Arkansas native Charles “Boss” Schmidt was a baseball player whose minor and major league career spanned most of the first two decades of the twentieth century. His nickname was a tribute to the toughness he exhibited, especially in fights during his baseball career (with other ballplayers, including his Detroit Tigers teammate Ty Cobb) and during a brief stint as a boxer. Charles Schmidt was born on September 12, 1880, in London (Pope County)—some sources say Coal Hill (Johnson County)—to German immigrants John and Mary Schmidt. It is unclear how many siblings he had, but a younger brother, Walter, played professional baseball with the Pittsburgh Pirates. As a youth, Schmidt worked in the coal mines central to the region’s economy. While …

Schoonover, Wear Kibler

Wear Kibler Schoonover won many academic and athletic awards while attending the University of Arkansas (UA) in Fayetteville (Washington County). While he was part of the All-American football team, he went to Hollywood to play a part in the film Maybe It’s Love. Schoonover later served in the U.S. Navy and worked for the government in the Legal Services Department of the U.S. Department of Agriculture. Wear Schoonover was born on March 18, 1910, in Pocahontas (Randolph County) to attorney Eugene Gardiner Schoonover and Estelle Waddle Schoonover; he had two siblings who died in infancy and one brother. Schoonover graduated from Pocahontas High School and attended UA, accomplishing much in both academics and sports. Schoonover was the first UA athlete …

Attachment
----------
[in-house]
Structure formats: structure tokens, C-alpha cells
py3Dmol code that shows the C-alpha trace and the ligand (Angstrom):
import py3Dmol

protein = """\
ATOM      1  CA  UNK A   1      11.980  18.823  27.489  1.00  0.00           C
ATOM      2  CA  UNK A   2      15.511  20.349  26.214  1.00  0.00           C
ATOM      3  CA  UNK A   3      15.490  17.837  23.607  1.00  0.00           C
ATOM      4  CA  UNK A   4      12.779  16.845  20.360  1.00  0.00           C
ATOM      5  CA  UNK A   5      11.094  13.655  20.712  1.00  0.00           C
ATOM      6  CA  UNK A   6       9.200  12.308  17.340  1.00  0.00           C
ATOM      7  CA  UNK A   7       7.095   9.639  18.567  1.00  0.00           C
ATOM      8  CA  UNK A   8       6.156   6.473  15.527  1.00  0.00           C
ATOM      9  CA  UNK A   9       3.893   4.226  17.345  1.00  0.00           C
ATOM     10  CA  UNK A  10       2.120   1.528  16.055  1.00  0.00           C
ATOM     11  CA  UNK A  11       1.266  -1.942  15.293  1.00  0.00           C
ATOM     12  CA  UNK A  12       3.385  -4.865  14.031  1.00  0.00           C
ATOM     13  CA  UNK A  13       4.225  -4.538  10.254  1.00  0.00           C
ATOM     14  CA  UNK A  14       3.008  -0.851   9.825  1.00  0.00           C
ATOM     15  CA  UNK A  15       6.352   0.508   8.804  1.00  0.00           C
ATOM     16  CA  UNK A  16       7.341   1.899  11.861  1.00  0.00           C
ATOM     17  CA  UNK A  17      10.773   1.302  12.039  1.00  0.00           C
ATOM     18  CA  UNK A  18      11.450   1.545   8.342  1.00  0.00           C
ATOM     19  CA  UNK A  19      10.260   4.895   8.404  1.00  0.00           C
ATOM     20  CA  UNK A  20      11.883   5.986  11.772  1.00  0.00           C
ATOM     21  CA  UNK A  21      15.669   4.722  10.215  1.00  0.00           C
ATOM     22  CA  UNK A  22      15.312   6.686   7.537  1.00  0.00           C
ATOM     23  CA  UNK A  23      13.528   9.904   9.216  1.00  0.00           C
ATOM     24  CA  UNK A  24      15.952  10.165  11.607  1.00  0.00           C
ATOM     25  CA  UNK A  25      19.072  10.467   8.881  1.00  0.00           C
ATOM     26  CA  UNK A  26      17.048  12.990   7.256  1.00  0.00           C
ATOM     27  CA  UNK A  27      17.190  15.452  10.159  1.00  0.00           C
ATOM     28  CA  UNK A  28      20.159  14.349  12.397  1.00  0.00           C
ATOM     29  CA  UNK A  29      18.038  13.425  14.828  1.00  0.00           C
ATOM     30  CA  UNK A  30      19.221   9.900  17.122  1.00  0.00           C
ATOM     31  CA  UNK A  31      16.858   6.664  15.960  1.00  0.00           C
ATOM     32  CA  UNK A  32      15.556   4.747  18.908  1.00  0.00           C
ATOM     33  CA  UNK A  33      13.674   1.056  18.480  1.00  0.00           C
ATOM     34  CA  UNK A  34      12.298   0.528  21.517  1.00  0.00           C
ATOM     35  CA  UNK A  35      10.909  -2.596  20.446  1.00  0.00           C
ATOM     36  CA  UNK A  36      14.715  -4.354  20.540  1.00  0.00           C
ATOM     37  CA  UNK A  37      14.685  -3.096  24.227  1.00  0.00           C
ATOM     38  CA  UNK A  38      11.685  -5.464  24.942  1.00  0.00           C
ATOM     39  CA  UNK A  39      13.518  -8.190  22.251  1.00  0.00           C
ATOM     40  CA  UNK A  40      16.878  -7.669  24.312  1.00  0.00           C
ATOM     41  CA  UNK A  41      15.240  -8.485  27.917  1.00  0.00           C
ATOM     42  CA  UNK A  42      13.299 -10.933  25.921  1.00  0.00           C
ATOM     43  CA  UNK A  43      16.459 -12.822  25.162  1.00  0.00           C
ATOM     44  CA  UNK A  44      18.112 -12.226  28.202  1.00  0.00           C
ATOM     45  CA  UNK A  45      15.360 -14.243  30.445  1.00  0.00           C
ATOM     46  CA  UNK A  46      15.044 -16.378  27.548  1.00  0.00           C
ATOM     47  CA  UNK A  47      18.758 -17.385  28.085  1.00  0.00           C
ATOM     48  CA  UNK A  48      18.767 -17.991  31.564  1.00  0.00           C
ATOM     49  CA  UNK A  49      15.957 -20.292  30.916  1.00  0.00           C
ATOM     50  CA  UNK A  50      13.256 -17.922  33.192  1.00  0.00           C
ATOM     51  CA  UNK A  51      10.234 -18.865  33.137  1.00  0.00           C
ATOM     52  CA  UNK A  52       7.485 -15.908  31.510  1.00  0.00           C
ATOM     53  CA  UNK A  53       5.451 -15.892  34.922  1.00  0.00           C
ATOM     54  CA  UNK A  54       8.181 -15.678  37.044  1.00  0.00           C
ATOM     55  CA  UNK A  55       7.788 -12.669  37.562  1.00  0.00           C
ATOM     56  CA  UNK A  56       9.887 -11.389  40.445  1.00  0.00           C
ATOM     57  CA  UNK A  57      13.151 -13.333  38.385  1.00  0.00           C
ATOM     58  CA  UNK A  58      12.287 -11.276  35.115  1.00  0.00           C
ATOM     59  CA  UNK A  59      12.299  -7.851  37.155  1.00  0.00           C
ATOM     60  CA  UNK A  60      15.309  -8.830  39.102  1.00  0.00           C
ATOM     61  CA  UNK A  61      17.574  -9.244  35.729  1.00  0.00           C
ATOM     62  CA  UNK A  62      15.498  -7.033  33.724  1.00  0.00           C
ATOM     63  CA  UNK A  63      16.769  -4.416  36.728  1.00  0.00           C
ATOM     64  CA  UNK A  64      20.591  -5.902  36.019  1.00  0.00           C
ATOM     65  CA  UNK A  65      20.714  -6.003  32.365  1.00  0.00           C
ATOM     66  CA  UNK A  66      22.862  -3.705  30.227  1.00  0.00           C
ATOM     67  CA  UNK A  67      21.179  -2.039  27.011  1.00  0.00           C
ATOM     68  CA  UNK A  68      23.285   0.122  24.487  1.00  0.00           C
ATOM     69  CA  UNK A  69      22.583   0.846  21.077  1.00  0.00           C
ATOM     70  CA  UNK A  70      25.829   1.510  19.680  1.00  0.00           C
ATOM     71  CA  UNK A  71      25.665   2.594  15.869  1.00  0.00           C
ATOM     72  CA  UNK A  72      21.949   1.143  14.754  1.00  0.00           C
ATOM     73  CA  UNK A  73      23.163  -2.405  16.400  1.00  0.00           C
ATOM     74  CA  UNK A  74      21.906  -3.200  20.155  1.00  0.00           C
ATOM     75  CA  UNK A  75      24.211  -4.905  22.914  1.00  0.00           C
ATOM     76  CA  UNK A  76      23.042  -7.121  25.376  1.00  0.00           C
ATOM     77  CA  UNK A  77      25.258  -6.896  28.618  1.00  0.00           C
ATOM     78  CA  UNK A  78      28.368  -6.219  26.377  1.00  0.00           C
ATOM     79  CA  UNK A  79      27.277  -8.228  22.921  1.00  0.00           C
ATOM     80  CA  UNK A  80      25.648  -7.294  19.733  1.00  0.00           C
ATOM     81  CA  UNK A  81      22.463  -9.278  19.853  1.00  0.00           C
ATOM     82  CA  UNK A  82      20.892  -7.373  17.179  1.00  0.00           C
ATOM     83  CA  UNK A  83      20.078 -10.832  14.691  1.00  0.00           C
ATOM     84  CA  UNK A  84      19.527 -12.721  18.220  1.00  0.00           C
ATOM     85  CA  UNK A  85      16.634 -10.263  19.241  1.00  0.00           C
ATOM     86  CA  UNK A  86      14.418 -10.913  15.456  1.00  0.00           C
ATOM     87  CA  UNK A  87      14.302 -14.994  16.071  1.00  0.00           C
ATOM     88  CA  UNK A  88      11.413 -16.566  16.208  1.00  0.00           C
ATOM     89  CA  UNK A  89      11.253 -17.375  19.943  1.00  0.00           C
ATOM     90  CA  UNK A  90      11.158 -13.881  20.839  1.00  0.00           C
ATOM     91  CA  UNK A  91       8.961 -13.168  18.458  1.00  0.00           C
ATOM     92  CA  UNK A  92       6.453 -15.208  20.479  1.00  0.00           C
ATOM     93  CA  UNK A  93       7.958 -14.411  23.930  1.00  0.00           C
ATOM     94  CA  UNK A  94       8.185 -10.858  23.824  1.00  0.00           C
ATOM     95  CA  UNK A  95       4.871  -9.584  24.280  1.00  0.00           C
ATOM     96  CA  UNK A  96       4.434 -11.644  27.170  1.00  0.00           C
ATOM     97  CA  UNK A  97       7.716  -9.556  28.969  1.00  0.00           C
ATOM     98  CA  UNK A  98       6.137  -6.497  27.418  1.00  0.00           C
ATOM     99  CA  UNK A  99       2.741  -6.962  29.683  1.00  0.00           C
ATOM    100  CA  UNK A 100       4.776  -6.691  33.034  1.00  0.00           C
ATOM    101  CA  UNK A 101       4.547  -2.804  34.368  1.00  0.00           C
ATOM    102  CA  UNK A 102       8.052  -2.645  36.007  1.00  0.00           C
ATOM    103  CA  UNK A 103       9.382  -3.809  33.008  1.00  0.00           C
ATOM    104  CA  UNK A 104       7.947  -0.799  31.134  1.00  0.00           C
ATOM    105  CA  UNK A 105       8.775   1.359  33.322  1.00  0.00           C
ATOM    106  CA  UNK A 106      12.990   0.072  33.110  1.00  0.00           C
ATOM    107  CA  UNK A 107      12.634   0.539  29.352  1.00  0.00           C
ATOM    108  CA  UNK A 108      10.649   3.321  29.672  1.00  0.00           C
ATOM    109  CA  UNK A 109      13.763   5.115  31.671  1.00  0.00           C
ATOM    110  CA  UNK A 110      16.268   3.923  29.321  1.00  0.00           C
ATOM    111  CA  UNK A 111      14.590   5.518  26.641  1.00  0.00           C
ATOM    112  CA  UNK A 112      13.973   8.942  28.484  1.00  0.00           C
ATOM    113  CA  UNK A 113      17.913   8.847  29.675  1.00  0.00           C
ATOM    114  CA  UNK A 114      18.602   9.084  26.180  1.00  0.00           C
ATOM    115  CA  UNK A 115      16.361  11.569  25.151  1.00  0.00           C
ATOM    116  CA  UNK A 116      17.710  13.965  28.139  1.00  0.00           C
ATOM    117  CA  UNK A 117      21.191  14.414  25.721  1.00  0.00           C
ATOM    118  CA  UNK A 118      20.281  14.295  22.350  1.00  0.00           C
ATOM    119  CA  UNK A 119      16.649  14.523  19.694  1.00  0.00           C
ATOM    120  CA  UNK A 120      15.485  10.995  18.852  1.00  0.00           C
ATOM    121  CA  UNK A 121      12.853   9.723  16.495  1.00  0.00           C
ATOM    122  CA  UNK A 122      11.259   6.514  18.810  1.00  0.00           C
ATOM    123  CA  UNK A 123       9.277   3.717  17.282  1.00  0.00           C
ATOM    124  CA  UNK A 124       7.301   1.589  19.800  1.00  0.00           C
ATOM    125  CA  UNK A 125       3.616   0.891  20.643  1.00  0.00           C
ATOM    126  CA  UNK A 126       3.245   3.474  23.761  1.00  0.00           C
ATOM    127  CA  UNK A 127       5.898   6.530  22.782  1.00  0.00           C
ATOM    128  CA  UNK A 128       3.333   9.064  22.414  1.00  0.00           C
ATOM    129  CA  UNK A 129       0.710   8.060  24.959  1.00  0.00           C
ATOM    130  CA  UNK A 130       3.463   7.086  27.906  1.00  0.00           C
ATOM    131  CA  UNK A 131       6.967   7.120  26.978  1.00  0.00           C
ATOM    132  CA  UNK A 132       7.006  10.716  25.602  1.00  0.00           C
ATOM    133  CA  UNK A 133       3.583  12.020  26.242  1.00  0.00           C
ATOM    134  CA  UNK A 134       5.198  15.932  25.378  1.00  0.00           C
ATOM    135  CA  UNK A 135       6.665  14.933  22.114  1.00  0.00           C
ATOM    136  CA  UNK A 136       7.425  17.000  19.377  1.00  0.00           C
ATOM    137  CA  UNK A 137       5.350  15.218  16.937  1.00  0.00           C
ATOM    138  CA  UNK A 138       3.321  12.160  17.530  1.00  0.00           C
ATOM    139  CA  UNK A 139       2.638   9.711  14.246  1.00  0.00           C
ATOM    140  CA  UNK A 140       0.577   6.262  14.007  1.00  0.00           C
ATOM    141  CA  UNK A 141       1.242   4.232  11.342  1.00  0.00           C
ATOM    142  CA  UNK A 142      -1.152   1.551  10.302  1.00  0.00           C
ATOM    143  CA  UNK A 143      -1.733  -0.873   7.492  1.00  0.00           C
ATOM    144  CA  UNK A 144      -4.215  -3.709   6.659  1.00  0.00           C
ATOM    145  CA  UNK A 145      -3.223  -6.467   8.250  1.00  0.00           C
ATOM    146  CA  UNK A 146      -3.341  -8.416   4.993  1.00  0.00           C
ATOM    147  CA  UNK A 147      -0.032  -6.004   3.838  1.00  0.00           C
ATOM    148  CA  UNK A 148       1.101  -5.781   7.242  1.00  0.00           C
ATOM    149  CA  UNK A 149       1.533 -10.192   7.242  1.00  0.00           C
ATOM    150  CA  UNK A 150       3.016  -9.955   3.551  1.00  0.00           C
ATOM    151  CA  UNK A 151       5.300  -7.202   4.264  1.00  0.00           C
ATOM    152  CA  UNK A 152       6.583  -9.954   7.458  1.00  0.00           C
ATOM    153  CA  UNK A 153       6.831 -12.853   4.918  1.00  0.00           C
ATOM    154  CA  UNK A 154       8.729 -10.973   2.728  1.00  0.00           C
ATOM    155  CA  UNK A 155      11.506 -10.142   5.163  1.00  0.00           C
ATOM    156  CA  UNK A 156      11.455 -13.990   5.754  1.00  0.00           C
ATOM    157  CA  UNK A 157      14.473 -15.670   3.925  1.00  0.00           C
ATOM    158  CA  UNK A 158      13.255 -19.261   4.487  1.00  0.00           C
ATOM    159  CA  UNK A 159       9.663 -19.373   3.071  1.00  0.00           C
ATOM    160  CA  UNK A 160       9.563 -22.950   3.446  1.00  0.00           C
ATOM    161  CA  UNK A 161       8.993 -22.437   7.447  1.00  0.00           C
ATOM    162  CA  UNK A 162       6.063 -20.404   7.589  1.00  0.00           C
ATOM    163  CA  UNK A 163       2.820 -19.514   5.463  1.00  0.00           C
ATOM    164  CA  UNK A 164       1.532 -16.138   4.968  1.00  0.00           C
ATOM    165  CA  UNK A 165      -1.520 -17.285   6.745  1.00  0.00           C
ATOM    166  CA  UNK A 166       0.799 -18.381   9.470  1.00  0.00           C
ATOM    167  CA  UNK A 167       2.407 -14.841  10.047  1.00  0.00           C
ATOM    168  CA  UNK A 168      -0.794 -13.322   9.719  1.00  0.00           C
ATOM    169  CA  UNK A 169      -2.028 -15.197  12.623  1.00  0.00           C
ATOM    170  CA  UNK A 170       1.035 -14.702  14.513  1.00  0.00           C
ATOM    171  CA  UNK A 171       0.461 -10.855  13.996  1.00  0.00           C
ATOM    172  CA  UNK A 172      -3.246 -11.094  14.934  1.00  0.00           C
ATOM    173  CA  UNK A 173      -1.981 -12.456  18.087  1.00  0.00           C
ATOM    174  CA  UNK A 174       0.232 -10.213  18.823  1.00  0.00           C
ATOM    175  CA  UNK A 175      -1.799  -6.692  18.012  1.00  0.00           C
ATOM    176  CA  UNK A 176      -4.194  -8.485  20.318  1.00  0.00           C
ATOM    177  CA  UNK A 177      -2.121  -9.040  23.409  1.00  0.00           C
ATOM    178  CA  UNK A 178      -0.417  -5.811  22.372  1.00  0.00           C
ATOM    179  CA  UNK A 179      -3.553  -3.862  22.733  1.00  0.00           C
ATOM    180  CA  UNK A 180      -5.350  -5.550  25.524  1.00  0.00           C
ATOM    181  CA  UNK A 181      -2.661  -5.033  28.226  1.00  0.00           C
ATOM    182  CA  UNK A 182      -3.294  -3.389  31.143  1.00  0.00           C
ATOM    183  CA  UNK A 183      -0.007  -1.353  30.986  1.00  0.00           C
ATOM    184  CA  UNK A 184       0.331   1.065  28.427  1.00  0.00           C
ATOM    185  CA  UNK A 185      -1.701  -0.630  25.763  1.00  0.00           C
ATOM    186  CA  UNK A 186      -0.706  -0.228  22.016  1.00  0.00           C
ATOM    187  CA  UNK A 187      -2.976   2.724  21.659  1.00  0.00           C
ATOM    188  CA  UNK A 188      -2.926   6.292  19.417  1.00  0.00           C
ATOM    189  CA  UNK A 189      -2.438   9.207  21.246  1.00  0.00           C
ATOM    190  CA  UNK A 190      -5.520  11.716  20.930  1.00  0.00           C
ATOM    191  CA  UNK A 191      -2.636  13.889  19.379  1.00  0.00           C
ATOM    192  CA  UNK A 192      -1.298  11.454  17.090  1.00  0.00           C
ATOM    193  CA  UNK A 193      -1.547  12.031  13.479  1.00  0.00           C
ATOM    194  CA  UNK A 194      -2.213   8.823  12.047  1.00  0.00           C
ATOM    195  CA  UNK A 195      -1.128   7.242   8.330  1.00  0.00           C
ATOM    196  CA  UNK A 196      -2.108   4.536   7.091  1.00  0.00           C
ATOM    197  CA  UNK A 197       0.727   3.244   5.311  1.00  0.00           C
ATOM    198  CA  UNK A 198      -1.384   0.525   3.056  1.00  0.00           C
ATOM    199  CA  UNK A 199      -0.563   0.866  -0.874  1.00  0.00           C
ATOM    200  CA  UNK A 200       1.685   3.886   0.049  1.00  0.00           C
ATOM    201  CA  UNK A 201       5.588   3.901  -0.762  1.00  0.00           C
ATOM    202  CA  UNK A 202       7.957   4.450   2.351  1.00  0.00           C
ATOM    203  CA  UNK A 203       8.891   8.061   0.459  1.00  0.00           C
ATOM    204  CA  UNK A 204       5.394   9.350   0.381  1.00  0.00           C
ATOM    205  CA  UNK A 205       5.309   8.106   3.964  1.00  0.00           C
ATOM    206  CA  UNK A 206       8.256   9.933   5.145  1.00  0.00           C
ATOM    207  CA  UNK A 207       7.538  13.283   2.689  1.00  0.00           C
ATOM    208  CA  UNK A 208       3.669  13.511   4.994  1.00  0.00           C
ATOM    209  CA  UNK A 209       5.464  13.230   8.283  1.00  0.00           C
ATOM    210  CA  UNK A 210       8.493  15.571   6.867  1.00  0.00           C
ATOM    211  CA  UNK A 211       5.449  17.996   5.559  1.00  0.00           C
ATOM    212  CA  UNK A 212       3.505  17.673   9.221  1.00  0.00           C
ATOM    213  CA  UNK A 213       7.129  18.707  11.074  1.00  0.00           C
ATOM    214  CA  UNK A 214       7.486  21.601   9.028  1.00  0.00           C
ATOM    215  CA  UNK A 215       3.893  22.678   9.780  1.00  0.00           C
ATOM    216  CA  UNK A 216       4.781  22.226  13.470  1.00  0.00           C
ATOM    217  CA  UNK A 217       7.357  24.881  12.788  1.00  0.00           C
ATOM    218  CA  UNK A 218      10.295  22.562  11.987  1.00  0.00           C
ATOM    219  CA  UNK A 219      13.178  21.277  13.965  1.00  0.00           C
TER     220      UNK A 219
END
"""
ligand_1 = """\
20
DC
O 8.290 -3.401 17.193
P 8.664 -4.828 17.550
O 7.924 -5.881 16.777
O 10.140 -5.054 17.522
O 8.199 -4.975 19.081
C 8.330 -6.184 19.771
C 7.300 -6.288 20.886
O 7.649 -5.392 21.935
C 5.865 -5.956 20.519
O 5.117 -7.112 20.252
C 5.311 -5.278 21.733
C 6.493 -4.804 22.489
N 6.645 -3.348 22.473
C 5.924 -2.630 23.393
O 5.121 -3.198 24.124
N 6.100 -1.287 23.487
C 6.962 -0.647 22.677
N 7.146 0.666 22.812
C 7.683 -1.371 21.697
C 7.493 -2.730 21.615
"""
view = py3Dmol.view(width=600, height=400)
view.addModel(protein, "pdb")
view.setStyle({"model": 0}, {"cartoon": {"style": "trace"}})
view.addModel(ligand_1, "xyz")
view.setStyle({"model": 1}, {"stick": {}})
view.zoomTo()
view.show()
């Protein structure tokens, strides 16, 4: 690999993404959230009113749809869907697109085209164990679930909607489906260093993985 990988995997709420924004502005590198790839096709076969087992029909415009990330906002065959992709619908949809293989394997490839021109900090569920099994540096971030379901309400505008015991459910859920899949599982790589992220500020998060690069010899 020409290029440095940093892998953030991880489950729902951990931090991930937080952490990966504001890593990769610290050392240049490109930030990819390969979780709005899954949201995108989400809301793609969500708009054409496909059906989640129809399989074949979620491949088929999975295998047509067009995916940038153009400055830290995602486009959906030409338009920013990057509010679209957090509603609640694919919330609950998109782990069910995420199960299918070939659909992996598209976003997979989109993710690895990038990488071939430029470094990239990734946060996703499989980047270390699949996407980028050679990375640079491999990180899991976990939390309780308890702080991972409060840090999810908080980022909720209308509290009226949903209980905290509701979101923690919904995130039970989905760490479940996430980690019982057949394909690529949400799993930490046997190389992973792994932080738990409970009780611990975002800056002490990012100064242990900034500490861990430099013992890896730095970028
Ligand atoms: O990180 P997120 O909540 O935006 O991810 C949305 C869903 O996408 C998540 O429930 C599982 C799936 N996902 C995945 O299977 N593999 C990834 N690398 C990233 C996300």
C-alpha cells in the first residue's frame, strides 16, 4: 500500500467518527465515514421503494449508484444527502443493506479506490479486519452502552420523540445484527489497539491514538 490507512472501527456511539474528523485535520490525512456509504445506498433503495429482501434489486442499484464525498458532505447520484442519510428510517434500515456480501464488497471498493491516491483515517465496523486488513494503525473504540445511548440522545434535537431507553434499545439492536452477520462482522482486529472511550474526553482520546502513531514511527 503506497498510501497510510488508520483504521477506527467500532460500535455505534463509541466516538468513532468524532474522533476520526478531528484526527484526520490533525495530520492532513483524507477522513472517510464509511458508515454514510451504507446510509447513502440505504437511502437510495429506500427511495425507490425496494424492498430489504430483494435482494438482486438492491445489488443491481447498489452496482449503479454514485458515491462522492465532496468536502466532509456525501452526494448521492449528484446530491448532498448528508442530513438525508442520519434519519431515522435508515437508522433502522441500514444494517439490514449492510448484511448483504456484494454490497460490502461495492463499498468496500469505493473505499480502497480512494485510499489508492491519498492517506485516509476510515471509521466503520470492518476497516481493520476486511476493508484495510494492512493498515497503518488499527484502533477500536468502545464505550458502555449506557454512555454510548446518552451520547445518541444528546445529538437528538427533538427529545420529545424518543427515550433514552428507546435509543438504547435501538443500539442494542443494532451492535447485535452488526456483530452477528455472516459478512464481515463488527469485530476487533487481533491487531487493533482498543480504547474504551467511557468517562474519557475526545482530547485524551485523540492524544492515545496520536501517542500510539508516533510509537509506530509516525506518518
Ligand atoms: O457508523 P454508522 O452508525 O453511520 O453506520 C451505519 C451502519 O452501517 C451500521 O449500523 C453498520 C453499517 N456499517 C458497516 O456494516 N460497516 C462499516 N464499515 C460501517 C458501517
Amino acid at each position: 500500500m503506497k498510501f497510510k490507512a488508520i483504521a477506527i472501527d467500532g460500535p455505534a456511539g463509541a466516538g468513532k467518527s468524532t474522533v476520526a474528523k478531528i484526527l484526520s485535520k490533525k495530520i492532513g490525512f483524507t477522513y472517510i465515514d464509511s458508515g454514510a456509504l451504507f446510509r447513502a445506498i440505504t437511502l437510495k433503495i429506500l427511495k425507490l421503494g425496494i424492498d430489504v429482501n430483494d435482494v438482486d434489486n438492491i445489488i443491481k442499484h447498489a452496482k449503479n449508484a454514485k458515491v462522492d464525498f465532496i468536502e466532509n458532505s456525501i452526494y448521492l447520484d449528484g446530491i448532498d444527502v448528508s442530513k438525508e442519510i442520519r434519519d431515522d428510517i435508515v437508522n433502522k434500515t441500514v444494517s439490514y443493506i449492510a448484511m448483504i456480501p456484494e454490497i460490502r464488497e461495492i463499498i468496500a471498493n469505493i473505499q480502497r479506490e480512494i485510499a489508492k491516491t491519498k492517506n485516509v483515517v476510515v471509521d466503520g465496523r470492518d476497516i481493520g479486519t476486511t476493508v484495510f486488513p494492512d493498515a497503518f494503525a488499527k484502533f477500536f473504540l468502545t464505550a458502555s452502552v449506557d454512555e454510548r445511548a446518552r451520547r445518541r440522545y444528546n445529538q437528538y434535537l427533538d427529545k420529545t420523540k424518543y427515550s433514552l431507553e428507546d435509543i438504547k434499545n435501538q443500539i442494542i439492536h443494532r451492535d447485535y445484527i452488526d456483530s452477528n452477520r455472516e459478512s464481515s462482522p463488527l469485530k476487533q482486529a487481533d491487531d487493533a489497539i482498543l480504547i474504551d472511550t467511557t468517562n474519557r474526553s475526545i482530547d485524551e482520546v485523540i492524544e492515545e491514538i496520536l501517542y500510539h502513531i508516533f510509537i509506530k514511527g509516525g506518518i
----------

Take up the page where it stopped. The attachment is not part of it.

Schoppach, Annie

aka: Annie Adelia Anette Ryerse
Annie Schoppach was the first female graduate of the Medical Department of the University of Arkansas (now the College of Medicine of the University of Arkansas for Medical Sciences). She practiced medicine in Little Rock (Pulaski County), entering a profession that was almost entirely male dominated. Annie Adelia Anette Ryerse was born in Port Ryerse, Ontario, Canada, on May 3, 1859, the daughter of James and Sarah Ryerse. The Ryerse family was the most prominent family in the area, her great-grandfather having been the lieutenant governor of the Western District of Upper Canada. She experienced a great deal of loss early in her life. Her mother died when she was a small child. Later, her twin sister died. Her paternal …

Schumann, Clarence (Trial and Execution of)